by Stephanie Burgis
First sentence: “it was a truth universally acknowledged that my brother, Charles, was a hopeless gamester, a ridiculous oversleeper, and the one sibling too lazy to take part in any family arguments, no matter how exasperating our sisters might have been (and usually were).”
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Others in the series: Kat, Incorrigible
In the beginning, everything seems to be going well for Kat and her family: it’s her oldest sister’s wedding day, her other sister is on the verge of being engaged, her brother is managing to stay out of trouble, and Kat is going to be inducted into the Guardian Order.
Then Lady Fotherington — Kat’s deceased mother’s nemesis — butts in and ruins everything. Aside from the wedding, everything is in shambles: the Stephenson’s reputation (which was precarious to start with), Angelica’s almost-engagement, and most relevant to Kat, her standing with the Guardians.
The only thing to do is go to Bath. (Of course!) Where the Stephensons barge in on some well-to-do second-cousins, make a spectacle of themselves, get involved in some nefarious pagan rituals, and somehow save England from traitors who were going to sell information to France (it’s the Napoleonic wars, after all). All in a week’s work.
All the set-up out of the way, this book was a lot more fast-paced than the first one in the series. Kat is still a heroine with a tendency to get into trouble, in spite of her stepmother’s attempts to make a lady out of her. Her father is still mostly absent, except for a tender moment near the end of the book. She makes a new friend out of her cousin, someone who is drawn to the unrespectable nature of being a witch. There’s a bit of a love story: her older sister manages, in the attempt to thwart their stepmother, to make a complete mess of the situation (there’s a nice undertone that 12 year olds are SO much smarter than their 16 year old sisters that I think that C would like). And while I liked this one as much as the first, I found myself feeling (as I so often do with historical fiction these days) that Kat is very much a 21st century heroine. That, and I felt the whole pagan Minerva rituals to be a bit out of place. Not that it was bad, but that it just didn’t completely gel the way the first one did.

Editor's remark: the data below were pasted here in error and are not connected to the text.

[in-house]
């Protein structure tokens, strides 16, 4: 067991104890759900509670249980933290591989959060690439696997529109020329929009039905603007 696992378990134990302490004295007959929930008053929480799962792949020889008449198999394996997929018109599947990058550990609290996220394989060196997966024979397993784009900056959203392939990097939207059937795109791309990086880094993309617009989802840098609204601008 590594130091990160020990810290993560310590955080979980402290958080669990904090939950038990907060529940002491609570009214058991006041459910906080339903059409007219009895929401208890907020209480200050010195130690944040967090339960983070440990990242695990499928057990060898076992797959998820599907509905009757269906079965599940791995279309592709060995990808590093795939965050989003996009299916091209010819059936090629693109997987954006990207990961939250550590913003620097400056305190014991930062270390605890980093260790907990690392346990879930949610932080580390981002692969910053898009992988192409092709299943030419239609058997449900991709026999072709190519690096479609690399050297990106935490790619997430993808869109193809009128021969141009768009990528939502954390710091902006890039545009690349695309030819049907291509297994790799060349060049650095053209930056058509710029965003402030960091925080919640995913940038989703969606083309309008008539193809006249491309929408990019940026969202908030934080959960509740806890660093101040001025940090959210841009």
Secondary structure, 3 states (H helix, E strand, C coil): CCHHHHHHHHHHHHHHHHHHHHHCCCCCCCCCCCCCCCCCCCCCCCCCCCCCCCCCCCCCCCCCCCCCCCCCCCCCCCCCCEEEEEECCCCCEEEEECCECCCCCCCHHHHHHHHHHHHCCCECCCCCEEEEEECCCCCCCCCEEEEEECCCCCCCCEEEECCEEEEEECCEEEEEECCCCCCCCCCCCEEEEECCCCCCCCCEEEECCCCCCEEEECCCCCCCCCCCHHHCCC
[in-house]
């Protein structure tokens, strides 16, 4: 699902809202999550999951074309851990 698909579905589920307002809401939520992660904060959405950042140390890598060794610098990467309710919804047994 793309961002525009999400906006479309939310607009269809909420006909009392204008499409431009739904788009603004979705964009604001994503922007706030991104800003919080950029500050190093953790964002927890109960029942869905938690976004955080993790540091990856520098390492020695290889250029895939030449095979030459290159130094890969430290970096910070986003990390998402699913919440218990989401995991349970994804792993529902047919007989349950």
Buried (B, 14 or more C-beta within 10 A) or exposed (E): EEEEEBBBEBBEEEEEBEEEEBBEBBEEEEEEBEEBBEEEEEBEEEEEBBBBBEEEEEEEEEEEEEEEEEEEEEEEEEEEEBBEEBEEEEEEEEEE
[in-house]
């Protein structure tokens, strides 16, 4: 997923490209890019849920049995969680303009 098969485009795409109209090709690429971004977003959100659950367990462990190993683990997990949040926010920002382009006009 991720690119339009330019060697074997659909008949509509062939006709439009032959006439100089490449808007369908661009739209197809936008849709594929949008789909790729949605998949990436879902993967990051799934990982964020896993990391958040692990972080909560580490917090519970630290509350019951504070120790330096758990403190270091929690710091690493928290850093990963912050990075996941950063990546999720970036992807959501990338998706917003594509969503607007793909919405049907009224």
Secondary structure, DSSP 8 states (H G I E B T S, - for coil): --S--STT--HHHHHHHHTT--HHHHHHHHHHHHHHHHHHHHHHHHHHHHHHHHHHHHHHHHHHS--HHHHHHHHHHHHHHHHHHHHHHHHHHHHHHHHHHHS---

That said, I’ll keep reading the series, because it’s a lot of fun.
(Just for the record: because this is a Cybils nominee, I’ve been asked to make sure y’all know this is my opinion only, and not that of the panel.)